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"Microelectronics technology"

Dr. Anthony Marsh
Canadian Microelectronics Corporation

Keynote Speech at the IMTC'97 Conference May 19, 1997 in Ottawa

Abstract: Over the past 50 years microelectronics technology has become the foundation for radically new products, services and companies. Personal computing and personal communications are integral part of life today. The softwaer industry, e-mail and the Wrld Wide Web would not exsit without the microchip.

The past few years have brought us the rapid development of microelectro-mechanical (MEMS) and microelectro-optical (MEOPS) systems. These microsystems technologies allow sensors and actuators to be combined with electrical devices in tiny packages that consume small ammounts of power. At the same time, display perfomance is steadily improving. Satellite and wireless systems allow precise locattion for individual communication. Encryption technology secures infromation that can be networked globally. Clearly, there is a host of new applications waiting to be exploited, particularly in the fields of telecommunications, transportation, health care, manufacturing, natural resources and the environment. These will present rich research challenges and bussiness opportunities for the instrumentation and measurement community.

Is there also the opportunity to bring a wide range of instrumentation and measurement products into the lives of everyday people? Could there be a promising future for "personal instrumentation"? Imagine the potential in health care alone!

Growth in microtechnology is driven by affordable, highly integrated, networkable, high-volume products, upgraded to meet rising demand in a very competitive market place. "Systems-on-a-chip" are created by reusing components of previous designs, and software is used to make rapid changes in the functionality of hardware platforms. Translate this trend to the instrumentation and measurement field, and there could be a booming market foe new integrated, intelligent measurement products.

Expoiting these opportunities successfully will require:

  • aggressively integrating MEMS, MEOPS and microelectronics components to increase performance while driving down costs;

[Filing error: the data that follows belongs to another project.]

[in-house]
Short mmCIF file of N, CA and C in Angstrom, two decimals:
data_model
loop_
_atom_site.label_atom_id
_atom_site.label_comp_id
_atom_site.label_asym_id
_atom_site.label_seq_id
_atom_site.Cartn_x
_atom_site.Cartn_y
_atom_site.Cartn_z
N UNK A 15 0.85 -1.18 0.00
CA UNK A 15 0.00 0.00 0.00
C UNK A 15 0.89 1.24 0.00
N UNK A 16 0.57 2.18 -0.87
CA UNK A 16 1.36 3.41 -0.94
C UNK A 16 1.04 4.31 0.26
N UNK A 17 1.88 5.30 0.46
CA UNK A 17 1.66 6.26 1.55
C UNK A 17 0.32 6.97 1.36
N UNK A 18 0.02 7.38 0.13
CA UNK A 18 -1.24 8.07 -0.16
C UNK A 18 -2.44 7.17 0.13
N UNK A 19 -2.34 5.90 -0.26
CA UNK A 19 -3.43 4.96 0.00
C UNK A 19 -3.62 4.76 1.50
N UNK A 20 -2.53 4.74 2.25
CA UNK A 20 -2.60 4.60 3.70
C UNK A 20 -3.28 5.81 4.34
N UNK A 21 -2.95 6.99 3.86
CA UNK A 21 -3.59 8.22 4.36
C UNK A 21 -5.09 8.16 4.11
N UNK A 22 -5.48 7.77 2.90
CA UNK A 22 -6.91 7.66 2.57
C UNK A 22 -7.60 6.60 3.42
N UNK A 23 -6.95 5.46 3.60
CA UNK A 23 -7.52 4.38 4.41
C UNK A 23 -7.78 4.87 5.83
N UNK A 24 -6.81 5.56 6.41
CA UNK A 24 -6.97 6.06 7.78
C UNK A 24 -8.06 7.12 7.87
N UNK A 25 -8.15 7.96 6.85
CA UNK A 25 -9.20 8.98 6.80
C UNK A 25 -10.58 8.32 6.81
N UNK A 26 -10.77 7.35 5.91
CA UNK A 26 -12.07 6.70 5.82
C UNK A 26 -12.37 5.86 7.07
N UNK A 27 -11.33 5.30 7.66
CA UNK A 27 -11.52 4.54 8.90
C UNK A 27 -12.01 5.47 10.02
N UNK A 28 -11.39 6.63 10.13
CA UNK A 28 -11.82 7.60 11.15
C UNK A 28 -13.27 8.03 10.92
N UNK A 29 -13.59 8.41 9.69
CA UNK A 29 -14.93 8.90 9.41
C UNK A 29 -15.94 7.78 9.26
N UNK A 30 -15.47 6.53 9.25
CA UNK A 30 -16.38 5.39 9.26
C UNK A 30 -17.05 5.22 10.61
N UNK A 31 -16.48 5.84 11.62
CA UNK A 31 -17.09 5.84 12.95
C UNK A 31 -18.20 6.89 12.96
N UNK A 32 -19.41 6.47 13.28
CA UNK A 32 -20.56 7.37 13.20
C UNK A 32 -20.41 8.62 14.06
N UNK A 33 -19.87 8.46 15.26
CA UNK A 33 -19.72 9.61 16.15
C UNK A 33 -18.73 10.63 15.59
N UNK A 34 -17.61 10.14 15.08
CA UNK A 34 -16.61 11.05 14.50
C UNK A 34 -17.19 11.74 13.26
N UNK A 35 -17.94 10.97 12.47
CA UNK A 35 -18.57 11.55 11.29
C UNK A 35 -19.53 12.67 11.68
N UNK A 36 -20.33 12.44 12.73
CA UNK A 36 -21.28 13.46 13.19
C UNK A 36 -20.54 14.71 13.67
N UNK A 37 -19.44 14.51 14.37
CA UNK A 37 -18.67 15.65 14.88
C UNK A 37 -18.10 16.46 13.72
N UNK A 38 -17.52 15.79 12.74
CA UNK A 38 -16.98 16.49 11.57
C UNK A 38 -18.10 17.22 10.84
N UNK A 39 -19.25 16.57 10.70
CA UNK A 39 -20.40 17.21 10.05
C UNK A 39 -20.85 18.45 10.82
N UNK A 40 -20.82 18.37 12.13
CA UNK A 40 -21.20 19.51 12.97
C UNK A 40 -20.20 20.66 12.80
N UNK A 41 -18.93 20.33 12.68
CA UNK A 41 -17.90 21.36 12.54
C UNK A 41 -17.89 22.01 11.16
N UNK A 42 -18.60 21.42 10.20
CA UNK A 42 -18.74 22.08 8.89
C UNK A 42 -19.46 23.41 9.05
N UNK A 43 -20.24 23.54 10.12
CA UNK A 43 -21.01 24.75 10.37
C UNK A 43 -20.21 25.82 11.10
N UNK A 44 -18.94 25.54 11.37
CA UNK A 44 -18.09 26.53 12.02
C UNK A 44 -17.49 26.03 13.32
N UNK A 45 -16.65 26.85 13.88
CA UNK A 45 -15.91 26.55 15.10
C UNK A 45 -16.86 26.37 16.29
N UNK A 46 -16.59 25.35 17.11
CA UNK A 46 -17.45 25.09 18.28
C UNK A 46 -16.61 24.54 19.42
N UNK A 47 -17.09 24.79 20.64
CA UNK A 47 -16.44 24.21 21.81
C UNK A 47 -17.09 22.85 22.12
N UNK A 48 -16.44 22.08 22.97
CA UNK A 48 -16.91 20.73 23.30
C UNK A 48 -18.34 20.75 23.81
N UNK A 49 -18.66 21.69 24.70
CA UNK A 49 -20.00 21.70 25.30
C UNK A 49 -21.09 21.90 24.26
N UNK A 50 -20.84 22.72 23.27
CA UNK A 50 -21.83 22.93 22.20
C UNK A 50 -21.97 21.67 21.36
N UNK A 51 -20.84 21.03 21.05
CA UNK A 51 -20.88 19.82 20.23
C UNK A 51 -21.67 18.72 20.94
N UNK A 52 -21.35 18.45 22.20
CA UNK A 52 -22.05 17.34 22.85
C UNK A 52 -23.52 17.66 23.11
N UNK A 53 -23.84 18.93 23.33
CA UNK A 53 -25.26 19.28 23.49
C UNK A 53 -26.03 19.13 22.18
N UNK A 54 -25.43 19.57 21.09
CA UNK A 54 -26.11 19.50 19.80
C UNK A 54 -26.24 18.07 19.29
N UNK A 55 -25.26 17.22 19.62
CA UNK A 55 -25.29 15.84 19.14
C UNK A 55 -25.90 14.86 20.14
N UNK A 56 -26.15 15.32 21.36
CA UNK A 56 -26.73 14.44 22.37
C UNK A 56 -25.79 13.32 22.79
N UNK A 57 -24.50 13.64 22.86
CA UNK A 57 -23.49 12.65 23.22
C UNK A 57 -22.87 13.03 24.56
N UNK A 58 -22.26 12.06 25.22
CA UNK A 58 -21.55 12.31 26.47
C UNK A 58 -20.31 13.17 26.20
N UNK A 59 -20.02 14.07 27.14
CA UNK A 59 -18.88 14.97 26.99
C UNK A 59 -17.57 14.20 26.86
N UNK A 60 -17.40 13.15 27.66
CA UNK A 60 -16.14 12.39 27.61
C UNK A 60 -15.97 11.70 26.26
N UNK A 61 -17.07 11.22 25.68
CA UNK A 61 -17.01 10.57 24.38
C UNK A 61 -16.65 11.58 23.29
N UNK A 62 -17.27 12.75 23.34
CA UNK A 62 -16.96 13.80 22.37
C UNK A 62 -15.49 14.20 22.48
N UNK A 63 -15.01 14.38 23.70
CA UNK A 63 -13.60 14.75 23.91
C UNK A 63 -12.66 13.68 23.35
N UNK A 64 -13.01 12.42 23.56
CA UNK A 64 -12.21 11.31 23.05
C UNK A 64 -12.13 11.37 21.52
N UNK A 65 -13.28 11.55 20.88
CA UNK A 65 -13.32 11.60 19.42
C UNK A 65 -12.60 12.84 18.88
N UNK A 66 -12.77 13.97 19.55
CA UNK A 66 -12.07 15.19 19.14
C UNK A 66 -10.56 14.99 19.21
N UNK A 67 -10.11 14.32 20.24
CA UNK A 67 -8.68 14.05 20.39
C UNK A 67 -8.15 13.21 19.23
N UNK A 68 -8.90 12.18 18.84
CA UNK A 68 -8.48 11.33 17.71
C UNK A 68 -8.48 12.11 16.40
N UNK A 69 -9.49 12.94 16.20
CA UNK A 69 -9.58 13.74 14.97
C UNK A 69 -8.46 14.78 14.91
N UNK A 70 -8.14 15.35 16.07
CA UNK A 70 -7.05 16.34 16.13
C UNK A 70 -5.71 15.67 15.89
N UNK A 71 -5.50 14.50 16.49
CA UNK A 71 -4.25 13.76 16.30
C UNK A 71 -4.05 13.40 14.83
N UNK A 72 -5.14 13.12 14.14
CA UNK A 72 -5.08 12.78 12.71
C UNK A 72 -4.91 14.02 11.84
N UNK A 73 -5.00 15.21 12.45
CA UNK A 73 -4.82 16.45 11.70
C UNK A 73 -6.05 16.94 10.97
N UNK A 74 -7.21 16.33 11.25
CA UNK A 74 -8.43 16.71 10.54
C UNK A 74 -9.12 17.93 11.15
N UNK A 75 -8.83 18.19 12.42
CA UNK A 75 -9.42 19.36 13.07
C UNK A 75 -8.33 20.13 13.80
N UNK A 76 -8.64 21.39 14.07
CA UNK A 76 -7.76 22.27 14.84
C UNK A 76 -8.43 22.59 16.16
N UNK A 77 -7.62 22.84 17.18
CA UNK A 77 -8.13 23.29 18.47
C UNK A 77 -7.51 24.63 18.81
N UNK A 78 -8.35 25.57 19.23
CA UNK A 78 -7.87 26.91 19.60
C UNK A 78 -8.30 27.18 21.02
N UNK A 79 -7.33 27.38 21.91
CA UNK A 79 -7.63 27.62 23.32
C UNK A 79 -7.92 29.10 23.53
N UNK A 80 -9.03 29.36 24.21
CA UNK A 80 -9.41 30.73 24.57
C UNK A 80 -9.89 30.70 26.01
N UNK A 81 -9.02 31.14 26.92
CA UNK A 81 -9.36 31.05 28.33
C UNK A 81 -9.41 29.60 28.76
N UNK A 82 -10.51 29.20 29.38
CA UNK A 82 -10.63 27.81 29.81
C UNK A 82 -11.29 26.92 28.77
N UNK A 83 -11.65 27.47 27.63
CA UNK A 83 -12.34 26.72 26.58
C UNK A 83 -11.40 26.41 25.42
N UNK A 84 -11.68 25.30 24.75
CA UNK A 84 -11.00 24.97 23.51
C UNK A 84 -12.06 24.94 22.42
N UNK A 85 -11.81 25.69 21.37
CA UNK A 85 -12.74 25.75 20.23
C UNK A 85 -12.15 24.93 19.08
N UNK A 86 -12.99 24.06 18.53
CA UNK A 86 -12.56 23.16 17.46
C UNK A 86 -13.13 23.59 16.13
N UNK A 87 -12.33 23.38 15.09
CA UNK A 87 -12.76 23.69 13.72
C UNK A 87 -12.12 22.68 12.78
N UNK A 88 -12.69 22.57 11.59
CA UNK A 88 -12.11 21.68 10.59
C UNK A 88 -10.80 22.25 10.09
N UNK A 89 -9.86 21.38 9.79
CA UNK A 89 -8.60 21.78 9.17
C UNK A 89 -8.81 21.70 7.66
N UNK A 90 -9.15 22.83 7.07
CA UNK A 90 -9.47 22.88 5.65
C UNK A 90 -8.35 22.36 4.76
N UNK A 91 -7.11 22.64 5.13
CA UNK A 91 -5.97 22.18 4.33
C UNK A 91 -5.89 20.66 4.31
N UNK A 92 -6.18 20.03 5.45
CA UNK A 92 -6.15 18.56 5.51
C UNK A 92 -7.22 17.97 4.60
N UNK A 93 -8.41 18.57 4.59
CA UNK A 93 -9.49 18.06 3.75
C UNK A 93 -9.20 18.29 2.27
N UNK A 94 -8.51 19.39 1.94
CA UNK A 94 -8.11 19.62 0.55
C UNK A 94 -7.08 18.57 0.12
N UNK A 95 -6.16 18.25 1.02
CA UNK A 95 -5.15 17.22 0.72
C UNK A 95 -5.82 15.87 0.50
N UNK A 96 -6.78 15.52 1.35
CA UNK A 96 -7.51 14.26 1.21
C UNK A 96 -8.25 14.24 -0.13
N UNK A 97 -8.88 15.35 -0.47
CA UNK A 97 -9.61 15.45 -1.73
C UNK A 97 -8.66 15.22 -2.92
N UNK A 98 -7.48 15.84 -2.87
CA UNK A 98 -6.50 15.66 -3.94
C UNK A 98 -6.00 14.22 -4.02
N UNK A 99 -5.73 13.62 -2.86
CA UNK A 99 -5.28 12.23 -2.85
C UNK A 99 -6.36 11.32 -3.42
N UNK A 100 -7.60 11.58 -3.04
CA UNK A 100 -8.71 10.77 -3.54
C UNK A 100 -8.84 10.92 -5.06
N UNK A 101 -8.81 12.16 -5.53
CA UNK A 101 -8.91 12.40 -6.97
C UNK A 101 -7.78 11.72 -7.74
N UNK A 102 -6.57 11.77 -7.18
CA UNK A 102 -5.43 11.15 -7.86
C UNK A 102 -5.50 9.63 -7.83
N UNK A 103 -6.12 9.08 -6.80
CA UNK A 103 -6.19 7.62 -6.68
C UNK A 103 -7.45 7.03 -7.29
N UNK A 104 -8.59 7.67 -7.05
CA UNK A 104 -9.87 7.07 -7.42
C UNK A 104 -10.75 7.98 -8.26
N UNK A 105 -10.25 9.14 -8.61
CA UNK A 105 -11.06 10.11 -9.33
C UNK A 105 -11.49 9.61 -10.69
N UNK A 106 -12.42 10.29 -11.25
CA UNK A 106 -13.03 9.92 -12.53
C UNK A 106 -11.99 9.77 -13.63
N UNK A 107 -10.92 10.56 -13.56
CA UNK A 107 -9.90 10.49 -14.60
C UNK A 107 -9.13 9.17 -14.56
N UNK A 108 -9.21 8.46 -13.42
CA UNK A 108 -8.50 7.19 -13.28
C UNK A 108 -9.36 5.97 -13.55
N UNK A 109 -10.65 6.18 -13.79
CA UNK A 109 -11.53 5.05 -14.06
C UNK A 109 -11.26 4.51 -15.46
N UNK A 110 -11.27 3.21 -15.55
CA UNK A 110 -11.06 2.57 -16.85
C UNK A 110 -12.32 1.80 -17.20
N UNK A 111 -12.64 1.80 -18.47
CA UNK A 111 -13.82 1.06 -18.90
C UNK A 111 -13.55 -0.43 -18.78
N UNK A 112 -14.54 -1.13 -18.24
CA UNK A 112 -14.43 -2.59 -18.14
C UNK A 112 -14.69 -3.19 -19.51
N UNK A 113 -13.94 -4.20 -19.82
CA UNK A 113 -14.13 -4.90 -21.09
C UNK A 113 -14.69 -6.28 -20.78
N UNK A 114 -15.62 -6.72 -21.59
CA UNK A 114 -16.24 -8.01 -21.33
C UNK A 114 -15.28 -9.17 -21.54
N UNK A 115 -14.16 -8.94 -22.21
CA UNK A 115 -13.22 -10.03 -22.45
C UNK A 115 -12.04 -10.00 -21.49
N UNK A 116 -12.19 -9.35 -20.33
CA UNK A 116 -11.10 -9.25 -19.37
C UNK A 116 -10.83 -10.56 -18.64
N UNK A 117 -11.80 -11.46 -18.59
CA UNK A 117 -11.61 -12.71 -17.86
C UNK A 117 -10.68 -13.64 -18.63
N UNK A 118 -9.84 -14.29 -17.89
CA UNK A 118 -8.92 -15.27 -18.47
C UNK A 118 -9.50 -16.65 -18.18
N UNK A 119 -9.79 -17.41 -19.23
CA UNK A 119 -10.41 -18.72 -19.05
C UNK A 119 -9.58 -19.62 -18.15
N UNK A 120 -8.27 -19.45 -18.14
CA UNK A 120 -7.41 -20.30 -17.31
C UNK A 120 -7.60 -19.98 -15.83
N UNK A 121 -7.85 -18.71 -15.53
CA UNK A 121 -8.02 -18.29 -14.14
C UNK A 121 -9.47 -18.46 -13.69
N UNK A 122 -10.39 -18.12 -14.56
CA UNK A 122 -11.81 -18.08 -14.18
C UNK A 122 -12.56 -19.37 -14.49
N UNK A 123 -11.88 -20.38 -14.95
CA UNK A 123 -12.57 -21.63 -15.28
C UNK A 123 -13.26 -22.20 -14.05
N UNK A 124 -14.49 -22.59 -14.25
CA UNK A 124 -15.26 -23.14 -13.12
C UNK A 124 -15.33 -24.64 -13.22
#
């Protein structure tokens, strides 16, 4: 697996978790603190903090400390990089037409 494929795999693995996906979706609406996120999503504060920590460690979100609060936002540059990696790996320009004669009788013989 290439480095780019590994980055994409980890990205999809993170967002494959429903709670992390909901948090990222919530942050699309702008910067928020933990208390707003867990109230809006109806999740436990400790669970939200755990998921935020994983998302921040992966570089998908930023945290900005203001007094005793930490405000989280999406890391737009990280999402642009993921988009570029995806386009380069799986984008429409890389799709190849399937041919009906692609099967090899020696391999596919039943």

• taking a "system" approach to equipment design, which recongnizes the importance of high functionality and flexibility;
  • attracting skilled, innovative people, including those with experience in the comsumer marketplace, to the instrumentation and measurement field.
Speaker's Biography: Dr. Tony Marsh was educated in the United Kingdom and received his Bachelor of science degree in Physics and Ph.D. in telecommunications from Imperial College, London University. After five years spent teaching electrical engineering in the U.K. and in the USA, he joined a research team investigating video telephony at Bell Telephone Laboratories in Holmdel, NJ. In 1975 Dr. Marsh moved to Canada to work at Bell-Northern Research Ltd (BNR), now Nortel Technologies. His various responsiblities have included the design of advanced telephone equipment and fiber optic transmission systems, and managing the global computing and communication systems for the BNR organization. Since early 1993 Dr. Marsh has been President of Canadian Microelectronics Corporation, dedicated to building research capability expertise in microelectronics in Canadian Universities. He is also particularly interested in the challenge of improving science education in Canada at all levels, and is an active member of the Conference Board of Canada's Corporate Council on Education and the Business-Education Forum on Science, Technology and Mathematics.

Canadian Microelectronics Corporation

Presentation: This presentation is in the form of an audio file. You can experience this presentation as follows: This IEEE Canada General Interest Lecture is part of our Digital Library collection. Click here for information about using this library including the hardware and software required. If you wish to download print quality transparencies for future use, right click on the "Start PDF" link above. File size: Audio 4234 kb

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(Created: June 15, 1997)
Last update / 2003-02-03 / la dernière mise à jour